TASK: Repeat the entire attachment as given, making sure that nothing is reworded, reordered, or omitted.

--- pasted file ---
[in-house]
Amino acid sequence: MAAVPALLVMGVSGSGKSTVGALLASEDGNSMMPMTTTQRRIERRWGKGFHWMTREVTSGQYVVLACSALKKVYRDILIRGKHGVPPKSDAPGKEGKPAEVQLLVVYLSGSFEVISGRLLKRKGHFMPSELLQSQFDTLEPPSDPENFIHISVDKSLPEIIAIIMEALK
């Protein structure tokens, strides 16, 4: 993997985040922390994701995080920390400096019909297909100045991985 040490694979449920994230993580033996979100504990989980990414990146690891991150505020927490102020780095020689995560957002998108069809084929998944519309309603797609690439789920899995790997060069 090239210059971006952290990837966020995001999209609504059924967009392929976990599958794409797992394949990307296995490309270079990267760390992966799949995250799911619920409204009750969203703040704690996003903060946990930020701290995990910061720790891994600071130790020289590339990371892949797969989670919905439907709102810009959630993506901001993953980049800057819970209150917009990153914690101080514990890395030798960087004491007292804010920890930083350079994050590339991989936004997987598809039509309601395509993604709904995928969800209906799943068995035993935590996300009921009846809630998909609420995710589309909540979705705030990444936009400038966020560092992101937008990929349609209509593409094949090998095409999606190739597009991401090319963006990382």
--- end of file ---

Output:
[in-house]
Amino acid sequence: MAAVPALLVMGVSGSGKSTVGALLASEDGNSMMPMTTTQRRIERRWGKGFHWMTREVTSGQYVVLACSALKKVYRDILIRGKHGVPPKSDAPGKEGKPAEVQLLVVYLSGSFEVISGRLLKRKGHFMPSELLQSQFDTLEPPSDPENFIHISVDKSLPEIIAIIMEALK
């Protein structure tokens, strides 16, 4: 993997985040922390994701995080920390400096019909297909100045991985 040490694979449920994230993580033996979100504990989980990414990146690891991150505020927490102020780095020689995560957002998108069809084929998944519309309603797609690439789920899995790997060069 090239210059971006952290990837966020995001999209609504059924967009392929976990599958794409797992394949990307296995490309270079990267760390992966799949995250799911619920409204009750969203703040704690996003903060946990930020701290995990910061720790891994600071130790020289590339990371892949797969989670919905439907709102810009959630993506901001993953980049800057819970209150917009990153914690101080514990890395030798960087004491007292804010920890930083350079994050590339991989936004997987598809039509309601395509993604709904995928969800209906799943068995035993935590996300009921009846809630998909609420995710589309909540979705705030990444936009400038966020560092992101937008990929349609209509593409094949090998095409999606190739597009991401090319963006990382």